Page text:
Ambergris Caye comes with a temptation warning. Once here you may be tempted to set up home for the rest of your trip but limit yourself to two days, especially at those prices.

Ambergris Caye, Belize

As one of Belize’s top things to discover, venture down to the Ho Chal Marine Reserve at the bottom of the island to swim with more fishies and sea creatures than you could ever imagine. Afterwards you can laze on the beach or take a yoga class.

Where to stay

San Pedro Backpackers is a great option for those on a budget but there are a few fancier places you can try that may be better value if you manage to snag the private beach, food and activities package.


Ambergris Caye is a lot more expensive than Caye Caulker and you could easily visit for a day on the boat, just so you know.

Unlike Caye Caulker cars are allowed on Ambergris Caye and after spending time away from the transport you’ll realise just how much it ruins the place, and why they won’t let cars on Caulker. You can get a water taxi to the island and then there will always be a taxi to help you get around.


What to do

Now this is where I shed the ability to pop my self-approved stamp on the activities, as the bad weather in December meant I was merely a passer-by. However, several recommendations and research have left me realising Placencia has some of the best beaches known to man.

Placencia, Belize

When you can pull yourself way from the sands, Cockscomb Wildlife Reserve is a good attraction to visit in Placencia. Globally recognised as the world’s first jaguar preserve, it’s got waterfalls and furry mammals galore. You can also climb one of Belize’s highest points, Victoria Peak.

Where to stay

The best recommended budget hotel is Lydia’s Guesthouse where you can get a twin room for around £12 per night.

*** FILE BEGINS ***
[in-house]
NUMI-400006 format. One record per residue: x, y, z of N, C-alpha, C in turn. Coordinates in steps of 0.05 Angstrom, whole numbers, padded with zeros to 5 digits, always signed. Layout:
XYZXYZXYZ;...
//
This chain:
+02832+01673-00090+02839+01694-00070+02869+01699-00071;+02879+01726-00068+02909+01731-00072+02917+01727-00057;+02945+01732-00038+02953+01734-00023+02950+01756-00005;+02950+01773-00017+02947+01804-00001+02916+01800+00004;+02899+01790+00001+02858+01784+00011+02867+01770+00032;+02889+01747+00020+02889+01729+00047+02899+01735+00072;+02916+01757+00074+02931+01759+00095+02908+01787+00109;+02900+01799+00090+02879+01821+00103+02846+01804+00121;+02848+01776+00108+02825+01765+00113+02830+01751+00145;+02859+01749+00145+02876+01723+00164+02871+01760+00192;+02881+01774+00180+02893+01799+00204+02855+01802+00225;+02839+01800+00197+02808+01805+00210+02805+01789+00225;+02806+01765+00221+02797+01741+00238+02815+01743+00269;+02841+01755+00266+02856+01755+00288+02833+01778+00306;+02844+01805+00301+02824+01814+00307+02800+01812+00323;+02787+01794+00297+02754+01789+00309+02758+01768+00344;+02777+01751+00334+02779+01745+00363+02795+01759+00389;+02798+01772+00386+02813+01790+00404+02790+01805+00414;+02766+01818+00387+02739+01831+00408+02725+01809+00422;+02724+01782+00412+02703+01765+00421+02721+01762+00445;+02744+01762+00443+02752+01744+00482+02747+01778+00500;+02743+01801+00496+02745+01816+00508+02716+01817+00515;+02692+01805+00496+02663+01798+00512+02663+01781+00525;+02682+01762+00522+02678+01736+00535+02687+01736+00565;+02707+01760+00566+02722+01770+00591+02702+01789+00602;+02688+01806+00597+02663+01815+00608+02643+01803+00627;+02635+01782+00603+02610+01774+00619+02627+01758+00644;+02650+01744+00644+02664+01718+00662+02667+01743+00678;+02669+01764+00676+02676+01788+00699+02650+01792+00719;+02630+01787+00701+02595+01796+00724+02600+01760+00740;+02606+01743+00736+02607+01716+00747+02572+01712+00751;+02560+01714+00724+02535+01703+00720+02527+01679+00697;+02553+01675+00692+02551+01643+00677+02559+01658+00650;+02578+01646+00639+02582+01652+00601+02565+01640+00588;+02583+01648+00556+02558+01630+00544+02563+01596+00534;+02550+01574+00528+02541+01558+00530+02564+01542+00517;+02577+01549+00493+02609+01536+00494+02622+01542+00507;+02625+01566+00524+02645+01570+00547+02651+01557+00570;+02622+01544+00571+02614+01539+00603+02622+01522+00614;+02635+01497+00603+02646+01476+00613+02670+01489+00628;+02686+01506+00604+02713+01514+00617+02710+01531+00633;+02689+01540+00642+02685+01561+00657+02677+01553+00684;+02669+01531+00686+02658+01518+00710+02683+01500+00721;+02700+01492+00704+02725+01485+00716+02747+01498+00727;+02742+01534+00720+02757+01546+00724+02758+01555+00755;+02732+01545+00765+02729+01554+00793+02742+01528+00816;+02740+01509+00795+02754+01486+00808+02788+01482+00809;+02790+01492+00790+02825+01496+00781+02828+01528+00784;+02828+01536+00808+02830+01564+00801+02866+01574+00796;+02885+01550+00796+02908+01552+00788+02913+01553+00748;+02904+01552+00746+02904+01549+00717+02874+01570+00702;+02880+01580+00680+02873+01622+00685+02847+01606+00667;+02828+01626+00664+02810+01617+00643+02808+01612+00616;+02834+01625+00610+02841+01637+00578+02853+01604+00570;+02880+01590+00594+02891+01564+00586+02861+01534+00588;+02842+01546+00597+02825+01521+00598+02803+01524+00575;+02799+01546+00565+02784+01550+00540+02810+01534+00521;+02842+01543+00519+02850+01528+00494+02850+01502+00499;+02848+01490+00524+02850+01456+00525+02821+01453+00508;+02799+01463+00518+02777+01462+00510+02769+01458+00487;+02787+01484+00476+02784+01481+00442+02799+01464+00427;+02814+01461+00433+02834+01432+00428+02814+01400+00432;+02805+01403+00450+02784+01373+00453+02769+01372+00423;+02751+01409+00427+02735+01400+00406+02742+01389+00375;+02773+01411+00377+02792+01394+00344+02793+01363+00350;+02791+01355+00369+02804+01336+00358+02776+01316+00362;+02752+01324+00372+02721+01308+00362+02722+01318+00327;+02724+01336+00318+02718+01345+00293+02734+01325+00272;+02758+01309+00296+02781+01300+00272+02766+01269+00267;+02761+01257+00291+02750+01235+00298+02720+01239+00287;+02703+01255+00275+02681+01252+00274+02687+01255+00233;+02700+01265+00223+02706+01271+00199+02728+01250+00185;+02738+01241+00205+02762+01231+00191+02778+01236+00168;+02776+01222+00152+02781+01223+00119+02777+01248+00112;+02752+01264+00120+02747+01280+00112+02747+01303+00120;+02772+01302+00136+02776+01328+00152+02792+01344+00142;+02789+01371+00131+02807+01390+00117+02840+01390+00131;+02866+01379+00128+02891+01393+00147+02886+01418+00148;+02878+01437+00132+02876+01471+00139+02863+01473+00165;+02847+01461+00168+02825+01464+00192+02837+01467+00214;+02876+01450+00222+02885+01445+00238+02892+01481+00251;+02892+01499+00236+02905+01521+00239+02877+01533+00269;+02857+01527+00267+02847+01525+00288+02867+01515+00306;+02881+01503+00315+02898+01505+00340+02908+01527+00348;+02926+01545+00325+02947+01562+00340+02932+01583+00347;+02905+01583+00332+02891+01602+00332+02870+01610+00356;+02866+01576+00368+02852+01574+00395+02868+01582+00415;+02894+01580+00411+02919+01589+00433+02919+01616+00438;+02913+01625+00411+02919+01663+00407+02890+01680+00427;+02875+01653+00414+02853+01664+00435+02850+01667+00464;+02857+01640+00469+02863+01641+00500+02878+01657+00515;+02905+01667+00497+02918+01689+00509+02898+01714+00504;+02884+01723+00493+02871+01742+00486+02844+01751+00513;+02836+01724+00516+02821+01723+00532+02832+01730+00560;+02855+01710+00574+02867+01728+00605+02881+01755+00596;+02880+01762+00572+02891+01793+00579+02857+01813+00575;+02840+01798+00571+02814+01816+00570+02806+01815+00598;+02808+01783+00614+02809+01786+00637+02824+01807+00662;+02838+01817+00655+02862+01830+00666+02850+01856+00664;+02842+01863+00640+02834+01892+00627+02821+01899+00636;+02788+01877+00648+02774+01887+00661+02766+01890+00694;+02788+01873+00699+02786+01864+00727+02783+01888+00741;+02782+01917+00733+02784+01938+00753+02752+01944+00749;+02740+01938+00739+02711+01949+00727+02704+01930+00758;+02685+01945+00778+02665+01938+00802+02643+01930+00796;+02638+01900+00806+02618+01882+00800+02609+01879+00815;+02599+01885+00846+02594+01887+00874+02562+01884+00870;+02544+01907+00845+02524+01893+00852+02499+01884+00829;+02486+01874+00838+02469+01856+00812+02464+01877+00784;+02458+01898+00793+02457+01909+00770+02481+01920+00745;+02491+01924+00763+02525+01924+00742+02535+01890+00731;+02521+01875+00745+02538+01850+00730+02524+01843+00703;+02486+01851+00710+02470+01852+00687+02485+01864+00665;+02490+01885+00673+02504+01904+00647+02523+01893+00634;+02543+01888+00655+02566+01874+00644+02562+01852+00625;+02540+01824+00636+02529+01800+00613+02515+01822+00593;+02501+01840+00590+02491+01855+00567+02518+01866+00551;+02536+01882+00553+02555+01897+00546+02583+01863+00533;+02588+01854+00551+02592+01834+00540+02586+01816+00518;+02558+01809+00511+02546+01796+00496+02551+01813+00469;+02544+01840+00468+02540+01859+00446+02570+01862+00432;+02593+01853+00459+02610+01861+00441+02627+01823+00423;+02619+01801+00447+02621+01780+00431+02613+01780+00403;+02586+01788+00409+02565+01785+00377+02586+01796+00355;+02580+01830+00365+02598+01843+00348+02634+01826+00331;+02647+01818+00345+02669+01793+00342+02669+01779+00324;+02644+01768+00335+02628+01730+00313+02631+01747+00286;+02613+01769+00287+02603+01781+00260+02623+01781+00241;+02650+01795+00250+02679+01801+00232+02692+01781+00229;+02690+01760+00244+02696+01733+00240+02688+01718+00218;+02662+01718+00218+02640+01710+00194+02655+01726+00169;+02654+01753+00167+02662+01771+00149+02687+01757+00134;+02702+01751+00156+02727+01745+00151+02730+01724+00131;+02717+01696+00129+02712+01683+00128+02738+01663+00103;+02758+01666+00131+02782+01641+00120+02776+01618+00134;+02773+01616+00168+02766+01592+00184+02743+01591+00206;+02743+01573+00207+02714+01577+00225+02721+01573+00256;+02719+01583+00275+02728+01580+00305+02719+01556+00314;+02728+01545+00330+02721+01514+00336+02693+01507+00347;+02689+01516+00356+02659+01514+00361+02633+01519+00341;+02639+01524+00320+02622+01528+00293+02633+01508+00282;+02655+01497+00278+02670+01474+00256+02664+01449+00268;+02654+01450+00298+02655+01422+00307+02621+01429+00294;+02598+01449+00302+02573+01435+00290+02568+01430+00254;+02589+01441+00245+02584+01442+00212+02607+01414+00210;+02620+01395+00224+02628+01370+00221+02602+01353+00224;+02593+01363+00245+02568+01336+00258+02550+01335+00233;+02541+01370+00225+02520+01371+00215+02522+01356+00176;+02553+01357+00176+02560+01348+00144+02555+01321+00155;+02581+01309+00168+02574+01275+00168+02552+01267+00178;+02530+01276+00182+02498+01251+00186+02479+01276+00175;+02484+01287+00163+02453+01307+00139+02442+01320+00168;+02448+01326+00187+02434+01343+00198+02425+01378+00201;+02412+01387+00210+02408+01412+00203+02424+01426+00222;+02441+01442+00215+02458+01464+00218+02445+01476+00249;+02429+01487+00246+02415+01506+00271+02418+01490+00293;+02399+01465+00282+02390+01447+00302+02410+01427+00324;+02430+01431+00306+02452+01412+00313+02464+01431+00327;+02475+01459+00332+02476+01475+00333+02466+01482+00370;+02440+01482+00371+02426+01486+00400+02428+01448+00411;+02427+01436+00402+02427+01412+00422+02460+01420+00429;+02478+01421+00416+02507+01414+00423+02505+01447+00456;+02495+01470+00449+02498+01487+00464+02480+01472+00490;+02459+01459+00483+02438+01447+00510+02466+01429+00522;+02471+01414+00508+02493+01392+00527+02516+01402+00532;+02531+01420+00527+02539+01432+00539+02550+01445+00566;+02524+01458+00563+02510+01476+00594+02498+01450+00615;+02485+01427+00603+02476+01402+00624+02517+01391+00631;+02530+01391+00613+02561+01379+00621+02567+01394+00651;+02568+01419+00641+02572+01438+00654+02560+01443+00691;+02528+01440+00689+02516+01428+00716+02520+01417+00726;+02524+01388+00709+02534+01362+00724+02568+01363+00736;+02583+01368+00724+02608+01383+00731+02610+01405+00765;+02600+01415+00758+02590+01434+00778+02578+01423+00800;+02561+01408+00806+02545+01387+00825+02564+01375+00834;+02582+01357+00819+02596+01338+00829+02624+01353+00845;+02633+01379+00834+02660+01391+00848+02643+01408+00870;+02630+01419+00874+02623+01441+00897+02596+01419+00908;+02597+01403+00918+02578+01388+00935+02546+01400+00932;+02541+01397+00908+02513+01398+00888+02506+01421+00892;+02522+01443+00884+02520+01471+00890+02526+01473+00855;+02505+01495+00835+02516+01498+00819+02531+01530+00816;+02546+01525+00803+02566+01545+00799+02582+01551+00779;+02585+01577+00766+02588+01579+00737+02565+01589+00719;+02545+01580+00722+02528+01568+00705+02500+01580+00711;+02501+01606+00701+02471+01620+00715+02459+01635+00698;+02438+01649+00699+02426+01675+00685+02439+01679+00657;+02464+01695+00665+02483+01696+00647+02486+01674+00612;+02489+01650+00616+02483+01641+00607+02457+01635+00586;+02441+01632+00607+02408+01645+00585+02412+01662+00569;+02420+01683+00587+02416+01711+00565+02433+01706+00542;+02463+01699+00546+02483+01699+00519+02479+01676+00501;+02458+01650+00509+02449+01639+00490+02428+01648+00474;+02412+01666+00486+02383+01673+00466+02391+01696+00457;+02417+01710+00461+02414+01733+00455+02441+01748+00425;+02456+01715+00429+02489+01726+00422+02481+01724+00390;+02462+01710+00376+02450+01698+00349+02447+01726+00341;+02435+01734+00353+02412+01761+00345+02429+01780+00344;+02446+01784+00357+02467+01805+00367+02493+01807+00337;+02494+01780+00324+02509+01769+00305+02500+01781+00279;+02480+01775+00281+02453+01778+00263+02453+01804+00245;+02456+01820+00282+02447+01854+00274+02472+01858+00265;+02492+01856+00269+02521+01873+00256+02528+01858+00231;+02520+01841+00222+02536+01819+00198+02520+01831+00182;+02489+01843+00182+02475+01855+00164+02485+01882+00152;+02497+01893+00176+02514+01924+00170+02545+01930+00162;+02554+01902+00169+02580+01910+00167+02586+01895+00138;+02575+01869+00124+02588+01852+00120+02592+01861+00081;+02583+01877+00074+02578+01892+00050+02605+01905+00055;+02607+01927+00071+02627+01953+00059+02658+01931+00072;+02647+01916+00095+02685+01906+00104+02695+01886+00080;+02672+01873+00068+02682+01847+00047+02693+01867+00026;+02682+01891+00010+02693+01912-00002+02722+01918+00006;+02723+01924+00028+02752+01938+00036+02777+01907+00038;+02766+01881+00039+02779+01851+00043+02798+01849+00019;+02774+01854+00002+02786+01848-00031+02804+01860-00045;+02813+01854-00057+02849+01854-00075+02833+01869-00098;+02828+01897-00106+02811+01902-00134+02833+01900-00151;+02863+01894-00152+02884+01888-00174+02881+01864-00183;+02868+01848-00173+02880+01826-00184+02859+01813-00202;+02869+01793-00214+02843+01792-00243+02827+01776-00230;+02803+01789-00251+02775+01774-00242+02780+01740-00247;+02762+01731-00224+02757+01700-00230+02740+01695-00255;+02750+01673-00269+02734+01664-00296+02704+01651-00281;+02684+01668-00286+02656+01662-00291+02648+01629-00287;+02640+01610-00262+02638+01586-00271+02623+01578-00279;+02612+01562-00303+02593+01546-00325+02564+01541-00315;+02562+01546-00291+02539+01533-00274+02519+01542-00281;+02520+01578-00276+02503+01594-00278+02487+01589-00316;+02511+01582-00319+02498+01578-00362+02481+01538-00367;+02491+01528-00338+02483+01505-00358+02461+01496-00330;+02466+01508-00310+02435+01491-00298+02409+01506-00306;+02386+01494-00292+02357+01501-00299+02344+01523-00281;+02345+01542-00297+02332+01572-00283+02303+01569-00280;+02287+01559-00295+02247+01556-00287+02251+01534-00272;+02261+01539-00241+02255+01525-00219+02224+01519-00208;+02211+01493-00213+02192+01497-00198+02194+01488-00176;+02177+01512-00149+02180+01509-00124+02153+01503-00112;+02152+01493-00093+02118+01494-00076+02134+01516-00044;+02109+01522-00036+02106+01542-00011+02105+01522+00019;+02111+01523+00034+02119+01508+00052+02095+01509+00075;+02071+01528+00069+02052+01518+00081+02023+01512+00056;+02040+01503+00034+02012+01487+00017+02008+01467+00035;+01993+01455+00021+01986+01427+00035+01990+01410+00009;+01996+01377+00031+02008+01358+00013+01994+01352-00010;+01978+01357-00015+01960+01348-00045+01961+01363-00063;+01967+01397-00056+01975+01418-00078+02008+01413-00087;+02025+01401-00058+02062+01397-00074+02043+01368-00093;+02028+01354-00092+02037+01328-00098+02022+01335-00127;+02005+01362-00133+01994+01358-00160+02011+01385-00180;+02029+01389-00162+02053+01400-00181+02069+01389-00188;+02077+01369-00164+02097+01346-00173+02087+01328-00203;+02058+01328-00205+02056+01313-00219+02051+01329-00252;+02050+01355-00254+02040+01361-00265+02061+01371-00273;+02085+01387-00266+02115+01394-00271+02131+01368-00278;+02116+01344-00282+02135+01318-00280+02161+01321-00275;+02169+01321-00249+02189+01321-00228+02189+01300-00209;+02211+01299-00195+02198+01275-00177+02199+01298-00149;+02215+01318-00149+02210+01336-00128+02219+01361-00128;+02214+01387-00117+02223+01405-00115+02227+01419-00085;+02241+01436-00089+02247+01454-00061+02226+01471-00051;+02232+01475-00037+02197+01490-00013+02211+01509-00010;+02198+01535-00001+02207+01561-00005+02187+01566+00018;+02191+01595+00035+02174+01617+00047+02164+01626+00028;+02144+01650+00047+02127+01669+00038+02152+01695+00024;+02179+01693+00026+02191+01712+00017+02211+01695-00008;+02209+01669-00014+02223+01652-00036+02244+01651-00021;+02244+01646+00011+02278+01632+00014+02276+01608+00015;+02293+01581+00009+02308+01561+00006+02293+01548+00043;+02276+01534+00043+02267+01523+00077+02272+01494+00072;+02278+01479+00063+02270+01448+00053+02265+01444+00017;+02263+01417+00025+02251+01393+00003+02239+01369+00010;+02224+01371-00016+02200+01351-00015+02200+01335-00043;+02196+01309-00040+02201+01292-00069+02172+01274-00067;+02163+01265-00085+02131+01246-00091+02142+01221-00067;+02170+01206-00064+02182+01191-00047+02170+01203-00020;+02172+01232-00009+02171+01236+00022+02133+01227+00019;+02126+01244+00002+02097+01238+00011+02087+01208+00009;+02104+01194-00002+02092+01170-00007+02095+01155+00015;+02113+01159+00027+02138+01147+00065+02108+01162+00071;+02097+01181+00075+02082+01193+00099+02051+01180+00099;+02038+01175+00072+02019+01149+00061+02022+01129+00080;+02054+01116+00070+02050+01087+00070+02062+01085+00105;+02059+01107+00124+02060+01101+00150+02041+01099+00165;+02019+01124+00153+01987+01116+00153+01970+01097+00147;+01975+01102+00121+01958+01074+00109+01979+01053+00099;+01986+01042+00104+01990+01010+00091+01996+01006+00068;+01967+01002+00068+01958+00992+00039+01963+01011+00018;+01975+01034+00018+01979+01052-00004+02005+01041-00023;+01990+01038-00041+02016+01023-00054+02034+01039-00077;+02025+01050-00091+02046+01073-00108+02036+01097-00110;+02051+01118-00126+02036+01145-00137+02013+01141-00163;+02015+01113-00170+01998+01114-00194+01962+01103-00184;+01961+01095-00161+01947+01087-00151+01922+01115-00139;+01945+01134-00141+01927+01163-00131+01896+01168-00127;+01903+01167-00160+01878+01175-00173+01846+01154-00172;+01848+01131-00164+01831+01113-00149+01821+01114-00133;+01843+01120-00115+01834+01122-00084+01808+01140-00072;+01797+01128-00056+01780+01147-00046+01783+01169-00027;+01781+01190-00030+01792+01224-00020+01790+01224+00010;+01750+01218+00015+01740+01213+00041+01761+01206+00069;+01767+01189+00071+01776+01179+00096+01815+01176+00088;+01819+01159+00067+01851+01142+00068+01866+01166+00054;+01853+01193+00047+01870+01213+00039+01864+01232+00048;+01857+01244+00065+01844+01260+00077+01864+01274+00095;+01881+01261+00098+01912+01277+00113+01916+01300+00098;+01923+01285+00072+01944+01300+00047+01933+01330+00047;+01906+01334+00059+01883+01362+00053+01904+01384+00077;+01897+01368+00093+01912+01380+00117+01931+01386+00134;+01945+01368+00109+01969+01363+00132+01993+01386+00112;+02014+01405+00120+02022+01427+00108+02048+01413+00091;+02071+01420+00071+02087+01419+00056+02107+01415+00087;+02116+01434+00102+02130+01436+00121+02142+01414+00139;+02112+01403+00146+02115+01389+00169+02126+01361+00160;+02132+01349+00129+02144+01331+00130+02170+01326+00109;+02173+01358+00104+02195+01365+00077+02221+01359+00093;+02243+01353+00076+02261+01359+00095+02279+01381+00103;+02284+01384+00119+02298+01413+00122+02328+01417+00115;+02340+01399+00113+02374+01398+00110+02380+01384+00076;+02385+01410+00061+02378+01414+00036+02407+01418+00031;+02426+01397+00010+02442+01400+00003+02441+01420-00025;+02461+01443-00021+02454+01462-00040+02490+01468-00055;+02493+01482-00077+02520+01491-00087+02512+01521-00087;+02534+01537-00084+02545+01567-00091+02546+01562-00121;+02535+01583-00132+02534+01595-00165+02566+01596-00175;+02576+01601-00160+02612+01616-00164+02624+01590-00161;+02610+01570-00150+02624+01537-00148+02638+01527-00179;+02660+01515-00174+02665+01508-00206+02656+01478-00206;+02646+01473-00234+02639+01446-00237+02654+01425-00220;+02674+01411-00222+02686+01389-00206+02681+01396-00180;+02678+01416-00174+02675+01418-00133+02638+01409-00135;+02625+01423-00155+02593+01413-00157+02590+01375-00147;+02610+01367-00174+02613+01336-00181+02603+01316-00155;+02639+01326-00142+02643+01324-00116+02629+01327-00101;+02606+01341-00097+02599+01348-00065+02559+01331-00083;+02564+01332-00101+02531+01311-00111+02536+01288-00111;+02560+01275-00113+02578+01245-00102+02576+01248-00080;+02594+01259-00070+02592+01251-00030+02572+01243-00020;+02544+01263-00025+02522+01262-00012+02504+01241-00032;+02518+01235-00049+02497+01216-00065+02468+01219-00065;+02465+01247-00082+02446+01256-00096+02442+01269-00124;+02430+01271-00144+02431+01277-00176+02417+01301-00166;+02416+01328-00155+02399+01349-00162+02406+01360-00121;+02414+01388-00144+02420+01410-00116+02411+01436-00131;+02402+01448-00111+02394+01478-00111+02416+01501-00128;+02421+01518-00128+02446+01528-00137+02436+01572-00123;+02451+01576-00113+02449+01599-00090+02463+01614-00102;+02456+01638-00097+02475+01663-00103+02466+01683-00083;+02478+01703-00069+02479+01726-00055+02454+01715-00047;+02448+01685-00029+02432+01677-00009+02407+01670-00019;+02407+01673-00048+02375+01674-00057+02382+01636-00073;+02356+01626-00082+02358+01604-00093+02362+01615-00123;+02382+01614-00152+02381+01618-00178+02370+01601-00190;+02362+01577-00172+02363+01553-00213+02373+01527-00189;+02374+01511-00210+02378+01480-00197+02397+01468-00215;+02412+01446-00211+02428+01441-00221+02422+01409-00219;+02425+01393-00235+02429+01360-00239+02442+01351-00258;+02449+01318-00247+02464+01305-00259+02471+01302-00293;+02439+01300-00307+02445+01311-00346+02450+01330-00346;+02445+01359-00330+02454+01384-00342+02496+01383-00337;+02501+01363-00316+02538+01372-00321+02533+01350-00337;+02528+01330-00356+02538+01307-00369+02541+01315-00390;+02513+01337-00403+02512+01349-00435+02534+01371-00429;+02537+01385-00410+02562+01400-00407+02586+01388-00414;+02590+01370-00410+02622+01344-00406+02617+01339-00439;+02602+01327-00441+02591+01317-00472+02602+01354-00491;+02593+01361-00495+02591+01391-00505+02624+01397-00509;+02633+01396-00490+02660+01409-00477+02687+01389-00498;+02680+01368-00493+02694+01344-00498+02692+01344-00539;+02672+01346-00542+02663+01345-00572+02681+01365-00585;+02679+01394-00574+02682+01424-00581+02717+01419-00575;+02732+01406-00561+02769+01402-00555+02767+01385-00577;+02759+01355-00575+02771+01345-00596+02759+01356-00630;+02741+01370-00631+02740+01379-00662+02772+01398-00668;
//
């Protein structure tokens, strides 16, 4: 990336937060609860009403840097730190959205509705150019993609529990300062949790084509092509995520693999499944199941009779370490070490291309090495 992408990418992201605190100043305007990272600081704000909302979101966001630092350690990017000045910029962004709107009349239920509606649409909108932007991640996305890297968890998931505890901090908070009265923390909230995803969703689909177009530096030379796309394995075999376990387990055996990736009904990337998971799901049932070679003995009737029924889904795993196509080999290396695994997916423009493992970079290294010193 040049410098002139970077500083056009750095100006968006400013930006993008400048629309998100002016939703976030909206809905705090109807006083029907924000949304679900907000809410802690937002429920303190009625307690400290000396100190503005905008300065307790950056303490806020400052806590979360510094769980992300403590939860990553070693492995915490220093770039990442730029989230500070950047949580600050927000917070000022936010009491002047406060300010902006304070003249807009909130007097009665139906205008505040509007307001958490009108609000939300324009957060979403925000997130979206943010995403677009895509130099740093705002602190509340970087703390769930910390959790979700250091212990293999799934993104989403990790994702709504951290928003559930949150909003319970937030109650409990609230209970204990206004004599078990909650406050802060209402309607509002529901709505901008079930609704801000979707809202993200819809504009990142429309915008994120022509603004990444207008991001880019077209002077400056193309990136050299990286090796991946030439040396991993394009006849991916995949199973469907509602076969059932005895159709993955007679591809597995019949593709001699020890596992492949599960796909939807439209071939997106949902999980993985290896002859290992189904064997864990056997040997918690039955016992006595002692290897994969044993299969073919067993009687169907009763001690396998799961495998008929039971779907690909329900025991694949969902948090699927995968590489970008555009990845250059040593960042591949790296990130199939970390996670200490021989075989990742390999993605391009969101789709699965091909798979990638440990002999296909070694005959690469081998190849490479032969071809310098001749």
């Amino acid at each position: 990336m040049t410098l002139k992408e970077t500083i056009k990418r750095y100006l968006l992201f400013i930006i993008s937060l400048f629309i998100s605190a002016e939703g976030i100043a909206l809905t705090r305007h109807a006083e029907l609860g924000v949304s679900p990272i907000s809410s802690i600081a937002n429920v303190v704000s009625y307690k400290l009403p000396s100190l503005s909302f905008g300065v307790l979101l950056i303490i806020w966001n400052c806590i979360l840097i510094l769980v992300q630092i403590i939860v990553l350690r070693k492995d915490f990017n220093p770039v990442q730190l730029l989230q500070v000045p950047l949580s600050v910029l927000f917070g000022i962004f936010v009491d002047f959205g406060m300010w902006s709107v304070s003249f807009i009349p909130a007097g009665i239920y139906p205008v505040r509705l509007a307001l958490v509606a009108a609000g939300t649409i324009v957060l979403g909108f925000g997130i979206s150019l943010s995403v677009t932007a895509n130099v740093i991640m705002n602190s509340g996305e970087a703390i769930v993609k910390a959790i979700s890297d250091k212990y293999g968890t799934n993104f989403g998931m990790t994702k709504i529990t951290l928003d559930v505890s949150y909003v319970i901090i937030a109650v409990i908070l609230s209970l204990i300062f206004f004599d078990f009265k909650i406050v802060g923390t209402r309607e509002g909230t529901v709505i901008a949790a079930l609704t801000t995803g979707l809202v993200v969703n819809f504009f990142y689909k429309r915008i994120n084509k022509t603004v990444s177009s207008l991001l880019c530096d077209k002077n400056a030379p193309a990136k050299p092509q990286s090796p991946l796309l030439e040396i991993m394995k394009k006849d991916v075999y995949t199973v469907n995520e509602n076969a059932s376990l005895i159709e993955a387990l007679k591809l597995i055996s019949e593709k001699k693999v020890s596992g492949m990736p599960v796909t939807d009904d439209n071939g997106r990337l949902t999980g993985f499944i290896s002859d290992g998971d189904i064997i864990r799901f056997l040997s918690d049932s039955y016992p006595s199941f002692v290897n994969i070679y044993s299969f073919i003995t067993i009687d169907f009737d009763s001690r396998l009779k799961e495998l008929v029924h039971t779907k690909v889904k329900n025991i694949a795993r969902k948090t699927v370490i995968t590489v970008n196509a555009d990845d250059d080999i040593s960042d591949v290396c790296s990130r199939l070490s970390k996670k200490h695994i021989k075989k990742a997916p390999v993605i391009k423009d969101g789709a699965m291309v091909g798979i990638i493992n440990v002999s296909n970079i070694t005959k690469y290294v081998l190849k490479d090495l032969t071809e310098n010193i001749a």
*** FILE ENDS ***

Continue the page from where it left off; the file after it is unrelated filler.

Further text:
If you’ve come from the islands back to Belize City on the water taxi, you can easily walk from the port to the bus station to get to Placencia. Don’t let the taxi drivers tell you differently!

Once there, find a guy in yellow for details on the next Placencia bus. It’s easy, trust me.


What to do

Marie Sharp’s hot sauce is like a national treasure in Belize, and Dangriga is home to her factory. Here you can take a tour where it’s said Marie Sharp even offers some herself.

Dangriga, Belize

The Gulisi Garifuna Museum gives you a little background on the Garifuna’s (indigenous people) history and culture; it’s always worth understanding these a little better when you’re in a new country.

Getting there

The bus takes 90 minutes from Placencia. People will probably try to sell you stuff along the way on the bus but don’t feel there’s any pressure. I would recommend making the most of it though – my bus journey turned into a bit of a food tour with all the goodies that I bought. It’s all home cooked!

San Ignacio

What to do

From caving to Mayan ruins, there’s loads to do here. There’s even an iguana conservation project.

Food and drink

This is where prices thankfully get a little cheaper. The number one recommendation is Roots Wraps and Smoothies – great for veggies, health freaks and vegans.

Where to stay

With cheaper prices you can perhaps upgrade and stay in a hotel; there are hostels for less than £10 a night though. Try Bella’s Backpackers for one that’s well located in the heart of the action.


What to do

This is where your Belizean dollars get a rest. Benque is a cool place and although there’s not much to do in the town itself it’s close to most other attractions so acts as a good base.

The town’s tourist spots are the Xanantunich Ruins, which you reach by the smallest ferry ever. Once you’ve crossed and made your way up the hill, one mile on the other side, you can play around in the ruins to your little heart’s content.

Benque, Belize

Food and drink

Natty’s Kitchen serves amazing rice, beans and chicken for $6, and if you’re lucky she’ll have the papaya shake on for $3. Another option is Benny’s Kitchen where you’ll get a good feed for a great price too. Benque isn’t flashy, the restaurants offer the house special, which will be delicious, but that’s all there is. This is the real Belize.

Getting there

From San Ignacio take the bus from the centre of town to Benque. It’s about $1/2 and takes around 10 minutes.

Check out more inspiring articles about Central America